OK, so this blog could be controversial and is probably the opposite to your expectations from a Personal Trainer. I decided to write this because I often get asked: “can we do lots of core today? I want a flat stomach”.
The more I learn, the more I challenge and question things. One of these subjects has been training the core. And here are a few things that you might like to think about before making the decision of whether it is useful to you:
- Training your core doesn’t give you a flat tummy
Sorry, this is not what you wanted to hear, was it? If you want a flat tummy you need to reduce the amount of fat in your body. This is the moment you want to look at your nutrition and stress levels, reduce your junk food and increase your home cooked meals :). There is also work you can do on hormones if you are getting a bit older. In fact, we all know someone with a flat tummy that never does any exercise.
- How is your pelvis?
Every client I have screened has had some movement in their pelvis that would benefit from improving. And while the pelvis is not moving optimally core work can help ingrain those poor movements. And we want to get more efficient, don’t we, to get those personal bests? So if we are reinforcing a poor movement we are risking our performance.
Before we even walk on the gym floor I always check the pelvis, the back and tight areas (e.g. sciatic nerve) of my clients.
- Does core training really help with back pain?
There are definitely people who work hard on having a strong core that still have back pain. So if core training helps with back pain why do some people still have back pain? Often the pain is coming from another part of the body. Assuming it’s not a structural problem (that I can’t influence) my experience shows that correcting the movement throughout the body can already reduce the back pain that my clients are suffering from without even working with the core. In saying that some core exercises can still be useful for therapists.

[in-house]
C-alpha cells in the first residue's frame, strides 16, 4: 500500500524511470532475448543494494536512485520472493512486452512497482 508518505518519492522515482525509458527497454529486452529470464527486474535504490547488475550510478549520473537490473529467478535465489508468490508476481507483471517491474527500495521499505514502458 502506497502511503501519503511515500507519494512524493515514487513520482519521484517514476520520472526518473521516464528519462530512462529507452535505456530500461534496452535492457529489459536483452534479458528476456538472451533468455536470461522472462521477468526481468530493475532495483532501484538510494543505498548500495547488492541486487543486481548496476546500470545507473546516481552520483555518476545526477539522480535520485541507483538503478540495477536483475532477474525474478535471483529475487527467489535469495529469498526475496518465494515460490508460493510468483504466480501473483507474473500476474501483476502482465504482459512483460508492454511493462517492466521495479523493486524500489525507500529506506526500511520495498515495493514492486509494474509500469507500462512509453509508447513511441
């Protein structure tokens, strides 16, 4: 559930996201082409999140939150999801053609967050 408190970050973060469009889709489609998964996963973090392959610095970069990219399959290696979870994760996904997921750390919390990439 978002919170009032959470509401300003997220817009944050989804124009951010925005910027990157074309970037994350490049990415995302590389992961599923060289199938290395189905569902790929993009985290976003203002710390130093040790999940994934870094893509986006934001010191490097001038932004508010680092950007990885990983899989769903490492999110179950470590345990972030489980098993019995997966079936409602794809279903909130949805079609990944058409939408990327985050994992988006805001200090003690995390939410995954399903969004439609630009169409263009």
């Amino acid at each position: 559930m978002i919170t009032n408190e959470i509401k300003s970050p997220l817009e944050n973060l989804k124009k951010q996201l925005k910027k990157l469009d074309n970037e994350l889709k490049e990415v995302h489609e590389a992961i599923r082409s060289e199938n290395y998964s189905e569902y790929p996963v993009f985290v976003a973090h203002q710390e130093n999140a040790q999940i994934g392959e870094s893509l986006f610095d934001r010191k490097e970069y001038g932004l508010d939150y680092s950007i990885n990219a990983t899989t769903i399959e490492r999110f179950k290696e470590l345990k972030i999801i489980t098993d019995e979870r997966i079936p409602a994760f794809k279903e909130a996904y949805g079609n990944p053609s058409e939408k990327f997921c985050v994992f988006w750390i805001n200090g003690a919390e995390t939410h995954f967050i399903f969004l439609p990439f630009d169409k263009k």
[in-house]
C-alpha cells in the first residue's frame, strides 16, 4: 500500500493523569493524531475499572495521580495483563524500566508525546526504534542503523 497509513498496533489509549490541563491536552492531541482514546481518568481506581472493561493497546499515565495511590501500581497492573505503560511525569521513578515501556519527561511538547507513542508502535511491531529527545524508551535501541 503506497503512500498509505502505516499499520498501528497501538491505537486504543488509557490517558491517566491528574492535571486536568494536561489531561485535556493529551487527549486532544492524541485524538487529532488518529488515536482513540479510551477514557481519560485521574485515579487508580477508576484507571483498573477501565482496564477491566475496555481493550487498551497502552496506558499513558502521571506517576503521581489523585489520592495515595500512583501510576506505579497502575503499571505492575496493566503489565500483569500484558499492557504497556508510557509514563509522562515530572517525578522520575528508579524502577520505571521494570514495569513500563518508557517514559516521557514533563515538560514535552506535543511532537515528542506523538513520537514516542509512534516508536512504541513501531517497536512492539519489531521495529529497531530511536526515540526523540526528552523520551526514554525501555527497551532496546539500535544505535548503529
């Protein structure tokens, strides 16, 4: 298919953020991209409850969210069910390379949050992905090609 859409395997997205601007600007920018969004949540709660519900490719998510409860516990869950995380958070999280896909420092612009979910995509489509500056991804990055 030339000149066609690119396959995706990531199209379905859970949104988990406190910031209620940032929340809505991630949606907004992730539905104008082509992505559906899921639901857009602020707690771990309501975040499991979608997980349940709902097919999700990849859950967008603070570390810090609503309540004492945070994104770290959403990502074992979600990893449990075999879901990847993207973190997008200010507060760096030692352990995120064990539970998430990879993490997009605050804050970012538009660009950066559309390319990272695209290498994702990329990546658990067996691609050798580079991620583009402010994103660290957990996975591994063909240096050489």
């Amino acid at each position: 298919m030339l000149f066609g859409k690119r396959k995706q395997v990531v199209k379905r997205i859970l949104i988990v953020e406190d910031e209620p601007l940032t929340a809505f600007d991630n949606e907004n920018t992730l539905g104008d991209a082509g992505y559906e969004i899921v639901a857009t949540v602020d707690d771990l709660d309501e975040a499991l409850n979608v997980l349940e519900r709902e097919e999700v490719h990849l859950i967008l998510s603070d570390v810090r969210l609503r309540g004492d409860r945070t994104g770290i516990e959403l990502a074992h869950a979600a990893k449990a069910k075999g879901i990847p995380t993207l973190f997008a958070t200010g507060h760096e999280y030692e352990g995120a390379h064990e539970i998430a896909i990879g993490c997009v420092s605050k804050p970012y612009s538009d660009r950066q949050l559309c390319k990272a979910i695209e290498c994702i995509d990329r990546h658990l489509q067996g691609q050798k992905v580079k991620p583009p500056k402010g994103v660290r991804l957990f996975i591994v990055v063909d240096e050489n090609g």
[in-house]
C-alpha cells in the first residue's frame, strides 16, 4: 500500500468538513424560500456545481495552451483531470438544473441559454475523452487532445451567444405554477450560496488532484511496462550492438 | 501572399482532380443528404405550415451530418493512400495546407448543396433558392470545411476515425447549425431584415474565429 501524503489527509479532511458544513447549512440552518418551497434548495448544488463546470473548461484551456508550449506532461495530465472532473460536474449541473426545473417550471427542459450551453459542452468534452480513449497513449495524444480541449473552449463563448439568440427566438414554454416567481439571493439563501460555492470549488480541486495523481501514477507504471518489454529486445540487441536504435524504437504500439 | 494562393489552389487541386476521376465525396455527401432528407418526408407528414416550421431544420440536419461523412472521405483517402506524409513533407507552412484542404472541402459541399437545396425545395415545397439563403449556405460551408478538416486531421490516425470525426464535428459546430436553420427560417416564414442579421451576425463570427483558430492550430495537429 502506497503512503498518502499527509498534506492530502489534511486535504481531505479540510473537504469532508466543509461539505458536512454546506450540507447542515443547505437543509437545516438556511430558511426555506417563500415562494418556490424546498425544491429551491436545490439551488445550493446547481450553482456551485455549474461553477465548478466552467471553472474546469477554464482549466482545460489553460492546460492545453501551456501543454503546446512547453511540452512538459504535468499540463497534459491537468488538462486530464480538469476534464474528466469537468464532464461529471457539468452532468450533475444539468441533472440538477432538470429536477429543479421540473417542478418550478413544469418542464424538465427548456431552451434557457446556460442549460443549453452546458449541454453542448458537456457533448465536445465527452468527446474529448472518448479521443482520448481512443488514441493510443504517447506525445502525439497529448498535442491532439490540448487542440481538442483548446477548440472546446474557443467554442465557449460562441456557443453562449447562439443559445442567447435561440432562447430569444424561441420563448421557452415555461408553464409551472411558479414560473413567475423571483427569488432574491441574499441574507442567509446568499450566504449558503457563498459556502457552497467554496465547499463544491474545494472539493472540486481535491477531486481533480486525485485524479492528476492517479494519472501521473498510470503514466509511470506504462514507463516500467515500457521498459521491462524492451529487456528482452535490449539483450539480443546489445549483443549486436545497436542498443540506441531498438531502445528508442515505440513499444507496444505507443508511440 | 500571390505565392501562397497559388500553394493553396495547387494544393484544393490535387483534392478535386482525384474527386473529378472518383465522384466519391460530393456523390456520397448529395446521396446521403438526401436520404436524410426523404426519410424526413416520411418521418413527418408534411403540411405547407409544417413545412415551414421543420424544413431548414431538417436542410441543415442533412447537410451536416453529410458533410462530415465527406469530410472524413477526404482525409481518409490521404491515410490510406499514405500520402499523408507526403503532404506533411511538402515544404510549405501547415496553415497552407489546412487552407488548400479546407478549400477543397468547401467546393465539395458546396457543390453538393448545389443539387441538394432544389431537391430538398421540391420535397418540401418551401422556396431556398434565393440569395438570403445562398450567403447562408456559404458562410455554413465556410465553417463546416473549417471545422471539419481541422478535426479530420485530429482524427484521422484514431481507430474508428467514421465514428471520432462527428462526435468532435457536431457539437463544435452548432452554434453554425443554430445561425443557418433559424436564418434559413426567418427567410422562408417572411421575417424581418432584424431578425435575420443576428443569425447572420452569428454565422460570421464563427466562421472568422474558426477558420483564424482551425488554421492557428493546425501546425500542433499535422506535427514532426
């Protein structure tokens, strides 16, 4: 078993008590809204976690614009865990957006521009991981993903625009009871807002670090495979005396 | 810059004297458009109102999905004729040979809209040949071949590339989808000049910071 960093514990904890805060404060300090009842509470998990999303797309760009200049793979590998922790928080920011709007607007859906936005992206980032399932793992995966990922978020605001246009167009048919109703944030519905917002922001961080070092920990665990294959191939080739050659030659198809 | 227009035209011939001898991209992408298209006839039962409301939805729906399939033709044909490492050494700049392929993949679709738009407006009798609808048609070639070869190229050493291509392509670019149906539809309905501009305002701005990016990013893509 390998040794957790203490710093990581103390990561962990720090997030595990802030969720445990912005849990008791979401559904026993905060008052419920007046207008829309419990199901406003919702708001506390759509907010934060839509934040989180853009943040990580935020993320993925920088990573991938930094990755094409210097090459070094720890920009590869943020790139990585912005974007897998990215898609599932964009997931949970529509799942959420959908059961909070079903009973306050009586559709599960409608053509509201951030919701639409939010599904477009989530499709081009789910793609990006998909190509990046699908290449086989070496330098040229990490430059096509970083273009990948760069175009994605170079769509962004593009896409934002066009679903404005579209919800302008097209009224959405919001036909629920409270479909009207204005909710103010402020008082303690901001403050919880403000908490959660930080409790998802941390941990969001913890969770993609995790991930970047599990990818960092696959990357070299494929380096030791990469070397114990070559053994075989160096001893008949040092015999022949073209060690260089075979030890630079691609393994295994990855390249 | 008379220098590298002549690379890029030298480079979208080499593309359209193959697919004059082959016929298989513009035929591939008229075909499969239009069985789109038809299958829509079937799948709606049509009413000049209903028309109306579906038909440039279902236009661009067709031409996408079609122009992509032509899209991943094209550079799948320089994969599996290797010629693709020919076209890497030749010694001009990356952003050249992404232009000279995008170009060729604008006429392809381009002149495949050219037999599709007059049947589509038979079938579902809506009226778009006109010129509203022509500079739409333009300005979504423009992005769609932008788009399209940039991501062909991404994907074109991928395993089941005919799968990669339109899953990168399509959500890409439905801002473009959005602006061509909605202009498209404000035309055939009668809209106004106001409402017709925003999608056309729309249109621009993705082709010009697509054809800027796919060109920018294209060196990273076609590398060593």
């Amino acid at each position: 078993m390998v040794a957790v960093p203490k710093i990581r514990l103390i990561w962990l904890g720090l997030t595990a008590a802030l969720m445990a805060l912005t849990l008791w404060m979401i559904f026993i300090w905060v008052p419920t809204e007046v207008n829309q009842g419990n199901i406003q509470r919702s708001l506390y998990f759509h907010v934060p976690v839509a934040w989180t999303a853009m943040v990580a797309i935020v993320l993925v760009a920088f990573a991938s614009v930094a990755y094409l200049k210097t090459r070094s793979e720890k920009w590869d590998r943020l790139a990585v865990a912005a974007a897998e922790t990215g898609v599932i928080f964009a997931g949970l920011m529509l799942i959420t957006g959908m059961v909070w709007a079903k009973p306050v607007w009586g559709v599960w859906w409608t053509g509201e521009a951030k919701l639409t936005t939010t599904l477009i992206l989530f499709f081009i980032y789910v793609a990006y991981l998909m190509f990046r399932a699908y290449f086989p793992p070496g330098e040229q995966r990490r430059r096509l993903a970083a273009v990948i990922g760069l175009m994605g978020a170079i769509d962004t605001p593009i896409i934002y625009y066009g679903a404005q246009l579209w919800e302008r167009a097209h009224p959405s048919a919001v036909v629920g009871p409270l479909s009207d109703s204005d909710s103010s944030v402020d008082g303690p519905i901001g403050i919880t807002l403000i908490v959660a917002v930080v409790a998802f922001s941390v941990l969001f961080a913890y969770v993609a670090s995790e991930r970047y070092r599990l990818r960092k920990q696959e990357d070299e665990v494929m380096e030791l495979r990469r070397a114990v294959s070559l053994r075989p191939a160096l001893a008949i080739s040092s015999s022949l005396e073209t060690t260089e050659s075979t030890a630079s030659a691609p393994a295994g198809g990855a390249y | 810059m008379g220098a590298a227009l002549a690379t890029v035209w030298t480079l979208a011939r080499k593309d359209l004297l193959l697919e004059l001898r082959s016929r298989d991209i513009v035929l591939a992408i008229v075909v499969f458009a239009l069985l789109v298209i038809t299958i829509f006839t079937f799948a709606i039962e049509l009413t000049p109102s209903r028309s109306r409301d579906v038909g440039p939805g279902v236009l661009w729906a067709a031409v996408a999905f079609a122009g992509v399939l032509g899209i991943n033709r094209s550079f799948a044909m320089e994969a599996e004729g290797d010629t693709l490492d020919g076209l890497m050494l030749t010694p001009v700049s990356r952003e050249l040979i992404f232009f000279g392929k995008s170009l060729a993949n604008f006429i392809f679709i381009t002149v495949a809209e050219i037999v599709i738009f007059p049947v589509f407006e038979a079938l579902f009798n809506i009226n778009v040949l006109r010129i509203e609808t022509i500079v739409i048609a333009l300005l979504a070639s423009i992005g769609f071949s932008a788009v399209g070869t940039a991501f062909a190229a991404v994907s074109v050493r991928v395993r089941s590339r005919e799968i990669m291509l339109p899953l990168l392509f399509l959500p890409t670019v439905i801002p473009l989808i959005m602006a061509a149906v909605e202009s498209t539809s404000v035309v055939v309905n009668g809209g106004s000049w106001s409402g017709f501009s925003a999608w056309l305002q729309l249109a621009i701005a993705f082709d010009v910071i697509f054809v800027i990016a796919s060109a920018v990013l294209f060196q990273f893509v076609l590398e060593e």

- Core training for running
Did you know that running only works the core at 30% of maximum? This information really questions whether we need to be doing 5 minute planks and 100 sit ups to improve our running. This came from a study by Greg Lehman, that he discusses in this blog (I haven’t read all the articles/blogs he refers to). He found that doing exercises with big weights such as squats, deadlifts, push ups, pull ups, etc. is much more useful towards your running efficiency. That is really handy for me as right now I’m training more in the gym and hitting some great personal bests in recent years in squats and deadlifts. And I love lifting heavy weights! He adds some suggested exercises there that help train your core better for running than the traditional exercises that have been popular in recent years.
So the take home is to question yourself as to why you are doing core training. I am not telling you not to do it – just that you ask yourself: is it going to be useful for what your goals are?
Author: Lorna Wilson
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